Setting the Stone Standard
Using Indian sandstone paving or flags for patios and paths in our gardens – is a mark of luxury and style. But there is much more to this stone then first meets the eye, not least because there are hundreds if not thousands of varieties, which means there can be wild differences in quality.
Marshalls’ stone expert Chris Frankland recently carried out tests on a number of randomly selected Indian sandstones, available on the market today, and discovered that half did not meet the British Standard. . All the stone paving we supply meets or exceeds the British Standard, which we refer to as the Stone Standard.
So while some Indian sandstone may look like the perfect fit in the merchants’ yard, or a glossy brochure, it might not be up to the task of withstanding the rigours of the British climate. Unfortunately, it’s not easy to tell the difference, but a trained eye may be able to spot a few tell-tale signs that the product is lacking.
Sandstone – looks can be deceptive
Sandstone is a natural product that can wildly vary in appearance and performance and while there are a raft of factors involved in determining whether or not a particular cut is fit for purpose, the following three are key:
- Water absorbency. A sandstone with a high level of water absorbency – that is, one that draws in too much water – will be more likely to turn an unsightly shade of green over time, and is also more vulnerable to frost. Look for stone with 2.5% water absorbency – any higher than this means the stone is too porous and unsuitable for use as paving.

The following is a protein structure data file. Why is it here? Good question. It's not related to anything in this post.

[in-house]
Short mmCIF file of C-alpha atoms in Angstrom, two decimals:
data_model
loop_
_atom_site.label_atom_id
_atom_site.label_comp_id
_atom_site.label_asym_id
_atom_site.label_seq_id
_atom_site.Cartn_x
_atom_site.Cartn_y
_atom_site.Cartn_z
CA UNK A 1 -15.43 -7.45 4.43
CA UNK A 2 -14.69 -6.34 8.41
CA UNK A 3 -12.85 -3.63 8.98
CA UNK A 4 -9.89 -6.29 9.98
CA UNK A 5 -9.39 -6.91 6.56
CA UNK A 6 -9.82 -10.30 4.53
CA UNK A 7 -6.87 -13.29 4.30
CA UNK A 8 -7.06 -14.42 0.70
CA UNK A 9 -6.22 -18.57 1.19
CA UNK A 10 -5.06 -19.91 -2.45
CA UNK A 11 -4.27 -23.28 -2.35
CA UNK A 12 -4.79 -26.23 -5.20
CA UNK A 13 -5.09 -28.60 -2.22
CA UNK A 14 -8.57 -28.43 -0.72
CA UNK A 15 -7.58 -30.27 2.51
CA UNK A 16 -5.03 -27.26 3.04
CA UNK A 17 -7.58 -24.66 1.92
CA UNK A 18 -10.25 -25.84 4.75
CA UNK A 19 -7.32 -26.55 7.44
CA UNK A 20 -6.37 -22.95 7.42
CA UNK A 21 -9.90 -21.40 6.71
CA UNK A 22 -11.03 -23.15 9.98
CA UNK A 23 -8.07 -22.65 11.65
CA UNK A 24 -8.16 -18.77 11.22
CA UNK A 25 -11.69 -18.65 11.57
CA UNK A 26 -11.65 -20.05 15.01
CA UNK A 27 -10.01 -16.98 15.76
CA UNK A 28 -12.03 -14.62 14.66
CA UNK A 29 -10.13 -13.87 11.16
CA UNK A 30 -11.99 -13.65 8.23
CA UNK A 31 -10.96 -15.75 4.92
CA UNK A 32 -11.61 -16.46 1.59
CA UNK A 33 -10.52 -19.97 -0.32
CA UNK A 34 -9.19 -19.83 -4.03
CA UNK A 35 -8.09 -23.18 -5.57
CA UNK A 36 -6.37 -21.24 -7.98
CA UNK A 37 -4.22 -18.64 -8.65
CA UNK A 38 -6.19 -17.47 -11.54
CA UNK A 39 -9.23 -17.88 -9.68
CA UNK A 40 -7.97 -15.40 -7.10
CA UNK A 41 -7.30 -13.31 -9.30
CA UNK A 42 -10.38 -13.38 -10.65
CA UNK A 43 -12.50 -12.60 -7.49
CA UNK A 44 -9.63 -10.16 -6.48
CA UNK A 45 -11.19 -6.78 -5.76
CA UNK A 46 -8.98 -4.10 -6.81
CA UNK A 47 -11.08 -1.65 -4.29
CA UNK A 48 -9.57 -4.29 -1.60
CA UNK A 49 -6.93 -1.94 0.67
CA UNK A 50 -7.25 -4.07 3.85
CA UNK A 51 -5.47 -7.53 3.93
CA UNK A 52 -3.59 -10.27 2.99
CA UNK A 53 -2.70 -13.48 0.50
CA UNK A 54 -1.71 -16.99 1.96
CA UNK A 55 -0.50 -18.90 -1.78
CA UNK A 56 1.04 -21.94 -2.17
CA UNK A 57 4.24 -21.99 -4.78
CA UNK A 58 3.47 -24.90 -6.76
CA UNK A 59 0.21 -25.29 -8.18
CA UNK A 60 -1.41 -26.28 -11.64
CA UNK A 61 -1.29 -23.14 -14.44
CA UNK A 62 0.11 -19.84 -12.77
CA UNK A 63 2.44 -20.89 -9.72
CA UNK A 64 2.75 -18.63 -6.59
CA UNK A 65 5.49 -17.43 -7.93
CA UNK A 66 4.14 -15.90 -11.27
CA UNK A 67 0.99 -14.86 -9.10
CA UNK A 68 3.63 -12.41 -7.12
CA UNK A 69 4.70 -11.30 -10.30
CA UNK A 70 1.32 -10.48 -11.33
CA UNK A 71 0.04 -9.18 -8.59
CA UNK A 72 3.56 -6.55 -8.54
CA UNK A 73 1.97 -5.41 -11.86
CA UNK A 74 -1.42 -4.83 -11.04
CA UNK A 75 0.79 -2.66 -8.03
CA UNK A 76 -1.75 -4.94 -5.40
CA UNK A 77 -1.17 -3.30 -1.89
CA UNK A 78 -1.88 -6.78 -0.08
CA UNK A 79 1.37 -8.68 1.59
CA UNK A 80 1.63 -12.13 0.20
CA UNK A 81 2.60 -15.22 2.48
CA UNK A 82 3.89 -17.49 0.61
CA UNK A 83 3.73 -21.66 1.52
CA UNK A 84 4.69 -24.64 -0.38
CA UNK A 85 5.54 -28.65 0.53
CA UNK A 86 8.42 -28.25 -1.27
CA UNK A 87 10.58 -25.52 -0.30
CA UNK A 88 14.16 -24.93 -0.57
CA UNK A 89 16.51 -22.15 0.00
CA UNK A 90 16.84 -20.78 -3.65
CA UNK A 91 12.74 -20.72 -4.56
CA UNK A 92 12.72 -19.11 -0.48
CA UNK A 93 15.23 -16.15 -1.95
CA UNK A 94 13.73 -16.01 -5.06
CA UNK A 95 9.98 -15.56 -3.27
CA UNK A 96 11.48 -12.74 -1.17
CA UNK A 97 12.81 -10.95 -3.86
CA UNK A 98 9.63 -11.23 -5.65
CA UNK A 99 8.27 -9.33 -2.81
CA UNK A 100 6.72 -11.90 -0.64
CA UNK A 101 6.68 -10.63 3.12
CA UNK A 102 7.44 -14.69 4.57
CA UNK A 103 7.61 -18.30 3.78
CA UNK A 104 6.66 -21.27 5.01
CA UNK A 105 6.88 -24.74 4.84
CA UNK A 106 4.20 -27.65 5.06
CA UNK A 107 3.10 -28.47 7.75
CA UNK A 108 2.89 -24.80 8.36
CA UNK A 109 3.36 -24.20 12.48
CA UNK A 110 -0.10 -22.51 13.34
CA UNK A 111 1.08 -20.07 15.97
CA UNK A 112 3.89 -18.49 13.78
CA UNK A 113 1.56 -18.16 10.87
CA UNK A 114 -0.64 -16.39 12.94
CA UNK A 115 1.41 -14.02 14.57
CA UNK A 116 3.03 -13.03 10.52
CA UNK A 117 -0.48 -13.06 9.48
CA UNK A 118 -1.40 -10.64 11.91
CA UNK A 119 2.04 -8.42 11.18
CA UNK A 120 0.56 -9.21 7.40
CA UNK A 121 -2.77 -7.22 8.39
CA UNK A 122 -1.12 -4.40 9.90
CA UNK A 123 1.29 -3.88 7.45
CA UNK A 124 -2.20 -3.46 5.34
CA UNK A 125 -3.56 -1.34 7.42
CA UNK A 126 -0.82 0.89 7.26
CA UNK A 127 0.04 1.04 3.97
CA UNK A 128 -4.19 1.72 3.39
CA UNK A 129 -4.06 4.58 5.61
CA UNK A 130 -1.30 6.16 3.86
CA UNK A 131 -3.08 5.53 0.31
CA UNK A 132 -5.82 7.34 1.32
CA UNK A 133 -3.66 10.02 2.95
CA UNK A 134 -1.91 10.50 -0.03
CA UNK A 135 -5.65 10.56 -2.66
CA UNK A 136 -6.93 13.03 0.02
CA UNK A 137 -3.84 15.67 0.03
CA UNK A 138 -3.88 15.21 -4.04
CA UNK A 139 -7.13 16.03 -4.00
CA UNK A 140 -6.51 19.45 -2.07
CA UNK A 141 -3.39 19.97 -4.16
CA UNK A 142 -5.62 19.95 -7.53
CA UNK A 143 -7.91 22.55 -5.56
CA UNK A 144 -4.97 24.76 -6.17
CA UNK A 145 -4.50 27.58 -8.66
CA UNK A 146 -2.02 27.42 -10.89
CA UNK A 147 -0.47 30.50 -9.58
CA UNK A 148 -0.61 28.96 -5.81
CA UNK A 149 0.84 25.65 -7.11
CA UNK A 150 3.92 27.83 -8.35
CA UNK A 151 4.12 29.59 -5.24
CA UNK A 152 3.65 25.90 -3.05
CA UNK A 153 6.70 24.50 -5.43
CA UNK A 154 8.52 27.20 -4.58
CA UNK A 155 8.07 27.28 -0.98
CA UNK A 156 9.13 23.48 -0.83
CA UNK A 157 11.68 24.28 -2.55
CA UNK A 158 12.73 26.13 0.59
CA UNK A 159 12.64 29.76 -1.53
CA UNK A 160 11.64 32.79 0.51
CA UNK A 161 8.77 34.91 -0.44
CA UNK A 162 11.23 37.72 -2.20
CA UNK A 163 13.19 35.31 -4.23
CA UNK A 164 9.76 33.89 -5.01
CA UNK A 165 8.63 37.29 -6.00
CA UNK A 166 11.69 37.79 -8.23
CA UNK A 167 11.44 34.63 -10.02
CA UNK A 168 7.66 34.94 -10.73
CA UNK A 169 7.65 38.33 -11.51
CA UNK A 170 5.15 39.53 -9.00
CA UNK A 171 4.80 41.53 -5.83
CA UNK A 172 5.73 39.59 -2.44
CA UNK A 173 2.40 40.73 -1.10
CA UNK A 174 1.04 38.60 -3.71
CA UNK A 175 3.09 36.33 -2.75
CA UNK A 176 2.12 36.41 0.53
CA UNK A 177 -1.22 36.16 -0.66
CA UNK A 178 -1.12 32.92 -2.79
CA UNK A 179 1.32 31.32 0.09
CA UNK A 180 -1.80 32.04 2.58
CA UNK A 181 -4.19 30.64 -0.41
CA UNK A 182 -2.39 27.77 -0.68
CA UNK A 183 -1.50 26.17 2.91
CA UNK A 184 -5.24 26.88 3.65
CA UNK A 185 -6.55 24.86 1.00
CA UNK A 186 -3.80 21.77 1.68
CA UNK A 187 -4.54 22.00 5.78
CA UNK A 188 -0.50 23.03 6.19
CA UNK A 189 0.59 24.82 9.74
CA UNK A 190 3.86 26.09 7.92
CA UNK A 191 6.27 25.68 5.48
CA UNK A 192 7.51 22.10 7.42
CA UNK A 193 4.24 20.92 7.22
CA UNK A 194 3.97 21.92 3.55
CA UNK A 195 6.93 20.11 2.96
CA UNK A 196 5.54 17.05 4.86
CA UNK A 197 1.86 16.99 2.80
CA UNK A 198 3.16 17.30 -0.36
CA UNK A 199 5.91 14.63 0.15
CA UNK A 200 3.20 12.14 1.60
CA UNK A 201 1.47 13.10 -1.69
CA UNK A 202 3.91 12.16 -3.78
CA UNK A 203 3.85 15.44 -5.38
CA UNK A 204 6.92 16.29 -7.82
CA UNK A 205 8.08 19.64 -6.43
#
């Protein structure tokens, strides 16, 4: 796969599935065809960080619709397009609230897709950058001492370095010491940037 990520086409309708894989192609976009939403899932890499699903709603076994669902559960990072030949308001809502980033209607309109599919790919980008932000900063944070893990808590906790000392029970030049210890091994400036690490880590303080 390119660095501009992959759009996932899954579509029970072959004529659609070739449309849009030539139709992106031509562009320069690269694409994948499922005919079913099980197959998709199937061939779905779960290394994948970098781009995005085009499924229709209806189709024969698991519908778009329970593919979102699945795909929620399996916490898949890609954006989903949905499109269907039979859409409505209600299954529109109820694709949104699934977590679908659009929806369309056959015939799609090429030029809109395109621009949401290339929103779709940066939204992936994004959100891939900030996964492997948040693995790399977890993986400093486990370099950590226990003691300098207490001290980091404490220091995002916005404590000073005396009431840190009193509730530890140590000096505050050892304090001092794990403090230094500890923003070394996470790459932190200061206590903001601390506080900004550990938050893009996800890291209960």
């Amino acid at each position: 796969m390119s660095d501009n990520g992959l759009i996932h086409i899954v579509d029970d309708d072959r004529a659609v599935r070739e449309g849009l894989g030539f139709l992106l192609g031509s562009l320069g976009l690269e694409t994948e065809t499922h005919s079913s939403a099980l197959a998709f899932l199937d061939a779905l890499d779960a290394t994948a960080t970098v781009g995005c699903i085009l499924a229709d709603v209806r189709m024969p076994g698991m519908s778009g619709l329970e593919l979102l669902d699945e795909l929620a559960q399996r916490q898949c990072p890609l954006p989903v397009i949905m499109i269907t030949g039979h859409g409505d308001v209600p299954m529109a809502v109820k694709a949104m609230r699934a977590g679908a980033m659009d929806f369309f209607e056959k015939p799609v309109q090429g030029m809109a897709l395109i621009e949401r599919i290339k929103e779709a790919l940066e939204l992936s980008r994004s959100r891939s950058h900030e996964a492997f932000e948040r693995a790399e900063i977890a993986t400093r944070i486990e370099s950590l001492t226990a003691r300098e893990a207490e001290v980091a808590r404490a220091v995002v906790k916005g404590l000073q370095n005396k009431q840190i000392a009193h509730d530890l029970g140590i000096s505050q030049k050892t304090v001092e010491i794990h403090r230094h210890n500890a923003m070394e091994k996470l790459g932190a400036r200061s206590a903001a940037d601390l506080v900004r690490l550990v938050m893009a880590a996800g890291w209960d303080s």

- Flexural strength. Stone that has a low flexural strength of less than 12mpa (megapascals – the unit of measuring tensile strength) is not only less likely to stay-protected against the harsh British winter, but also more likely to get damaged in transit or while you’re building your patio project.
- Frost resistance. A stone that becomes weakened when subjected to frost is not going to keep its aesthetic appeal for long in typical UK weather conditions.
Every one of our products more than matches these requirements, making our stone some of the most capable in the UK, whatever the job.
Ask the right questions
Before you buy any stone product, you should make sure the manufacturer has fully tested it for the three measures we’ve listed above – ask your installer to see an up-to-date test certificate. Only this will tell you that your new garden feature won’t turn green or crack in the rain and frost.
The process of purchasing the right stone is more than just choosing the right shade and quantity – there are many factors to consider in making sure that what your materials have been thoroughly tested for quality, and ethically sourced for a hardwearing, long-lasting and guilt-free driveway.
Monday, 5th October 2015